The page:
Couples Therapy In the Time of COVID – Sex and Relationship Coach Speaks [Interview Series]

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Couples Therapy In the Time of Covid with Polly Hemphill-Duchen
Couples Therapy In the Time of Covid with Polly Hemphill-Duchen

The lockdowns and work-from-home (WFH) mandates forced many couples to stay together for extended periods of time. Before the pandemic, most couples had their space thanks to being able to go to work.

However, lockdowns and WFM mandates forced couples to be with each other 24 x 7. This had unintended effects. Observers noticed an increase in domestic violence, a reduction in intimacy, and in many cases, a seething sense of resentment.

To understand how these dynamics play out among couples even today, we spoke to Polly Hemphill-Duchen.

Polly Hemphill-Duchen is a Couples Therapist / Sex and Relationship Coach in Sydney’s eastern suburbs. She works online with clients across Australia and in the US. In addition, she also takes up private sessions and holds intensive couples therapy sessions in small groups for 2 and 3-days.

Being a sex and relationship coach as well as a couples therapist allows Polly to help couples dig deeper into areas where they experience difficulties in intimacy and sexuality.

Couples Sitting Together

1. What sort of problems/challenges are you seeing today with married couples?

There are 2 main challenges which couples bring to my therapy room as we re-engage with our workplaces, friends, hobbies and communities.

  • Navigating differing needs of independence in a relationship

For example, one partner wants to go out every weekend, stay out all night and recover with their friends or community. The other is left feeling lonely, confused and rejected after spending so many months in lockdown together.

Although couples were forced to be together 24 x 7, many noticed a decreased need to communicate, negotiate and understand their partners’ need for independence during lockdowns. Couples who didn’t talk about this felt the most alienated and rejected.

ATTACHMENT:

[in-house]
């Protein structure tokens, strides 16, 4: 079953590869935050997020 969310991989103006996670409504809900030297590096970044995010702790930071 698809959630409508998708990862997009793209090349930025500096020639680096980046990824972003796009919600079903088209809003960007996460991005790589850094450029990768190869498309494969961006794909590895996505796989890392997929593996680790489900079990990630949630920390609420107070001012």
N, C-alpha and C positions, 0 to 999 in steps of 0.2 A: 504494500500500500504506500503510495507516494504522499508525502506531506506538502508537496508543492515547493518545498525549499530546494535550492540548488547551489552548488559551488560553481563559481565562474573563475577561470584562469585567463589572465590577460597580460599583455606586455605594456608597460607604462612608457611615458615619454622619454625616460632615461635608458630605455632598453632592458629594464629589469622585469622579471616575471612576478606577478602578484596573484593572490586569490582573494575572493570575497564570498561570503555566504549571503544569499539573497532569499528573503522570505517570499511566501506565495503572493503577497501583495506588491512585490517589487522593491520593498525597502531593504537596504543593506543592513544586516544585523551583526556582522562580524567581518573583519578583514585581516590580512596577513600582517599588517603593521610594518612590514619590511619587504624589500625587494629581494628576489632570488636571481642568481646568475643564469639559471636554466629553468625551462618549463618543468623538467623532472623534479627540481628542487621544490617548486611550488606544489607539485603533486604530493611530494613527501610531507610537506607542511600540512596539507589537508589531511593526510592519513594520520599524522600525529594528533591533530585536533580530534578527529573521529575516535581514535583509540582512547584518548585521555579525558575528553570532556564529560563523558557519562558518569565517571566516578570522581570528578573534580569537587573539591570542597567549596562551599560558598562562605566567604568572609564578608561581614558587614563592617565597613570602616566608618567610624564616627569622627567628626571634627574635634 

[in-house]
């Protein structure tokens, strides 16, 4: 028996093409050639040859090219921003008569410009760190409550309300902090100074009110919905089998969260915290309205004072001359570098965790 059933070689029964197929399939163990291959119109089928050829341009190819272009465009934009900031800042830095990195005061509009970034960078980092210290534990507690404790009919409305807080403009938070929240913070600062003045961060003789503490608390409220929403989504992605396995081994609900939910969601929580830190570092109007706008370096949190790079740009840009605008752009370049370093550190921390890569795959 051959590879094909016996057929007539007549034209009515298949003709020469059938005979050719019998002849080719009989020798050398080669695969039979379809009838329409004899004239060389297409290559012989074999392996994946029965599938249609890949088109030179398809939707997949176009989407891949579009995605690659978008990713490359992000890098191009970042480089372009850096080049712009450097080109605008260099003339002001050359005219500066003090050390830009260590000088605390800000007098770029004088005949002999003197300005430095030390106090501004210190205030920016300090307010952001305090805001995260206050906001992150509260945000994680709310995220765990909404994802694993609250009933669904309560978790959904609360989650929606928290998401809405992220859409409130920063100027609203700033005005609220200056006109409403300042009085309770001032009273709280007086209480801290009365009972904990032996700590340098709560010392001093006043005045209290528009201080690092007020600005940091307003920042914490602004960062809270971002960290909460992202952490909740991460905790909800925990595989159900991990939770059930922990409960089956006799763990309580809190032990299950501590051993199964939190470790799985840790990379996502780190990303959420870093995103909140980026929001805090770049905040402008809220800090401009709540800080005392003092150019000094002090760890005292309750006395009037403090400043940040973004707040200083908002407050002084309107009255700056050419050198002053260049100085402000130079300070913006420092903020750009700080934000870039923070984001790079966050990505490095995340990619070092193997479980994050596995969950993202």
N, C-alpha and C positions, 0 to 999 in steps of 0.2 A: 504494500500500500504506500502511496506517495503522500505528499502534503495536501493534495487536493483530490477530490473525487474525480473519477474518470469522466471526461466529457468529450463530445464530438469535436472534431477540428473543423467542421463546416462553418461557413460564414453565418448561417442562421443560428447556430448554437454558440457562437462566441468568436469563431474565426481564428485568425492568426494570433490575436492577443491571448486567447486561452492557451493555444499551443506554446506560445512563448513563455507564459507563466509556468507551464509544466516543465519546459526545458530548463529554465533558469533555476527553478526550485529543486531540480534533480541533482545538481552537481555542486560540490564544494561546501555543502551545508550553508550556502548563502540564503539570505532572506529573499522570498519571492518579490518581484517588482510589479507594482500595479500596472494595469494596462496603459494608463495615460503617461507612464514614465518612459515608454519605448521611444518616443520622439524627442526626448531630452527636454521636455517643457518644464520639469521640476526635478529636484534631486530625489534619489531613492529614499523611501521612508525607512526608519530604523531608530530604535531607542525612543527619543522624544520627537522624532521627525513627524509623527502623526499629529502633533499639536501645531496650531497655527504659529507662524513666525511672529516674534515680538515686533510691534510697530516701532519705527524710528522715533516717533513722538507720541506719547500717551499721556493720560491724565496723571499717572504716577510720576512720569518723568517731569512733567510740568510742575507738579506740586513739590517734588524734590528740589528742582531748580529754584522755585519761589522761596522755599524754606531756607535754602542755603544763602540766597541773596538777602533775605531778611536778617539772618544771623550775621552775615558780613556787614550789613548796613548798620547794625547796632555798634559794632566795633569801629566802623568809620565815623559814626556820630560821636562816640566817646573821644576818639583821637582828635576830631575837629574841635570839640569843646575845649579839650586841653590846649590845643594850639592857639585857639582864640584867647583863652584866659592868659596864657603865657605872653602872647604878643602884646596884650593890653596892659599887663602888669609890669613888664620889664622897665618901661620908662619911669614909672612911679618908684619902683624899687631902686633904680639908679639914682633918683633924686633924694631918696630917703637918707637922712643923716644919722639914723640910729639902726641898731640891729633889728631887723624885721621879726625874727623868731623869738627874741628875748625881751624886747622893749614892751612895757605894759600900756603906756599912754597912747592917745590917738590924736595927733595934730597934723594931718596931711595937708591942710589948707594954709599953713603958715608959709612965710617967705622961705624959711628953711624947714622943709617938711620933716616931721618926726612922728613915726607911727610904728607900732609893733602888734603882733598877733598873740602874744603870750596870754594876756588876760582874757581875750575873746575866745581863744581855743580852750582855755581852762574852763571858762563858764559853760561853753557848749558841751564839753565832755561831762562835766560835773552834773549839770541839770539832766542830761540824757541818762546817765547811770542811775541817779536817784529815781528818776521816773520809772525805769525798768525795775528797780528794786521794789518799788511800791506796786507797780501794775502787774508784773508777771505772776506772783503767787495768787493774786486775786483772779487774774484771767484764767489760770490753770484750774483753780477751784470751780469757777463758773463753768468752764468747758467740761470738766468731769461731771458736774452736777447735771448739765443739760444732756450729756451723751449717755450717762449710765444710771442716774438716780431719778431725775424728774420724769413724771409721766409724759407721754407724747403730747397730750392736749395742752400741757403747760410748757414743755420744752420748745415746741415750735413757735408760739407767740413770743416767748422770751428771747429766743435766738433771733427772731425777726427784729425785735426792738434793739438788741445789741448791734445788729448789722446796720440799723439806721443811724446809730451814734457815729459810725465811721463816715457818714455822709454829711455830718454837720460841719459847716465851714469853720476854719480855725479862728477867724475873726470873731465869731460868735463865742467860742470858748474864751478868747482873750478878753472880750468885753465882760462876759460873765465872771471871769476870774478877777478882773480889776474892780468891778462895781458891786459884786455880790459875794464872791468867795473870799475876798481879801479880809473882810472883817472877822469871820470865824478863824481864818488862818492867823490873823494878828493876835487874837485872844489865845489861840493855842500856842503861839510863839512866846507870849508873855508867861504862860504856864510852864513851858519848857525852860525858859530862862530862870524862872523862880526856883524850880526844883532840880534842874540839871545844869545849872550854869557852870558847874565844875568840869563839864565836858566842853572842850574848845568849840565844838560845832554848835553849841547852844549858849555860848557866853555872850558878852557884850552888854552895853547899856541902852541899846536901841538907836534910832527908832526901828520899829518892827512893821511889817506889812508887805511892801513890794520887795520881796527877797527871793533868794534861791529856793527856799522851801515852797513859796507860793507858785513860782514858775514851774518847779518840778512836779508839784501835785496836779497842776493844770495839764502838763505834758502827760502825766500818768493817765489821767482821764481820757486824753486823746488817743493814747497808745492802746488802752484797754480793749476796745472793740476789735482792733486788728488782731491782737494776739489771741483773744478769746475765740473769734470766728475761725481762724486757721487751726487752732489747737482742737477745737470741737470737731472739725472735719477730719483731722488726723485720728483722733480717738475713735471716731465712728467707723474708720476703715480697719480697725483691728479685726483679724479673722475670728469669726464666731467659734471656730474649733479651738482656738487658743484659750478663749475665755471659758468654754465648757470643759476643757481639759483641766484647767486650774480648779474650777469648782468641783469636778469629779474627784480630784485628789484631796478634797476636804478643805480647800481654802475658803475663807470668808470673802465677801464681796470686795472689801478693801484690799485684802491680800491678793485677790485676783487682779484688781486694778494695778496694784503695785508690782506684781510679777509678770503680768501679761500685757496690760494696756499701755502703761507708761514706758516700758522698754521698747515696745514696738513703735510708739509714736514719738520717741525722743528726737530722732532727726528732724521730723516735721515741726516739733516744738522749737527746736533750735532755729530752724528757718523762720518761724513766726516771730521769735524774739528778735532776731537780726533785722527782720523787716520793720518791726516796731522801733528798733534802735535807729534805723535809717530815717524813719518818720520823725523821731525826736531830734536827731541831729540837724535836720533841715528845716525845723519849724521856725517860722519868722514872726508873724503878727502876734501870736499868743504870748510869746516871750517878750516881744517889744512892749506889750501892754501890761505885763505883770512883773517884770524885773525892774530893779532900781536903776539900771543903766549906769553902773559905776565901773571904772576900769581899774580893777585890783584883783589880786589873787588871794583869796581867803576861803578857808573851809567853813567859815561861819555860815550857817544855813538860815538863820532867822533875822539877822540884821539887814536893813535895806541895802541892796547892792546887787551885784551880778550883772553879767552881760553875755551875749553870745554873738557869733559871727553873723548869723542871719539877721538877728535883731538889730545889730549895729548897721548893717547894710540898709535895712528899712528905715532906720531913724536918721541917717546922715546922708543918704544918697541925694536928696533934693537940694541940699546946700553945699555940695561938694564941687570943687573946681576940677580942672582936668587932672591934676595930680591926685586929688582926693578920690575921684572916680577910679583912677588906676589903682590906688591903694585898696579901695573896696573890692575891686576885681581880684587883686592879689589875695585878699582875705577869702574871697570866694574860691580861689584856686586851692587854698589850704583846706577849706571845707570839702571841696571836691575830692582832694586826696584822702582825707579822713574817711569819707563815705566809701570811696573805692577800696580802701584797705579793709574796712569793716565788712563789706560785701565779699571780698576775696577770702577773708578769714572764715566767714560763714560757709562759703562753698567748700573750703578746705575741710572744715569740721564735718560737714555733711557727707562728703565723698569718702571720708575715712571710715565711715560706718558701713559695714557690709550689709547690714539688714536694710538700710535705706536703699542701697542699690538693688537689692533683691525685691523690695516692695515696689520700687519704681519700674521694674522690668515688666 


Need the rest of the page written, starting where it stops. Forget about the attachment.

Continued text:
• A longing for deep intimacy and connection within the relationship.

“I loved lockdown with my partner. I felt so close to them and learnt so much more about them”, said one client in their first session. Going through the shared experience of lockdown brought many couples closer together.

They spent more time together than they would ever have, which created the space to find out things we would not normally have known. Couples talked more, shared more detail on hopes and dreams and created far more shared meaning.

2. How do you tackle these challenges?

The challenge is to reestablish the balance between interdependence and secure attachment. For a couple to successfully navigate the differing needs of each partner, it is essential to  first establish a relatively secure attachment.

My work with couples around this is focused on re-learning how to communicate the needs of one partner to the other in a way they can hear and understand why they want to go out, see other people, and spend time away from the relationship. 

There is also a need to re-learn how to recognise our boundaries and communicate them lovingly to our partner. Clear boundaries within relationships are essential to the intimacy and longevity of the relationship as they create trust and prevent resentment.

3. You spoke about intimacy and connection within the relationship. Can you elaborate?

As I said, the pandemic enhanced the  level of intimacy and closeness, leading to greater exploration of their sexual fantasies and desires together. They had more sex, spent longer time in foreplay and often went beyond their usual sexual format.

Rather than dishonestly outsourcing their sexual needs, keeping porn and toy activity secret, couples talked more about what porn they liked, what toys turn them on and engaged in it together.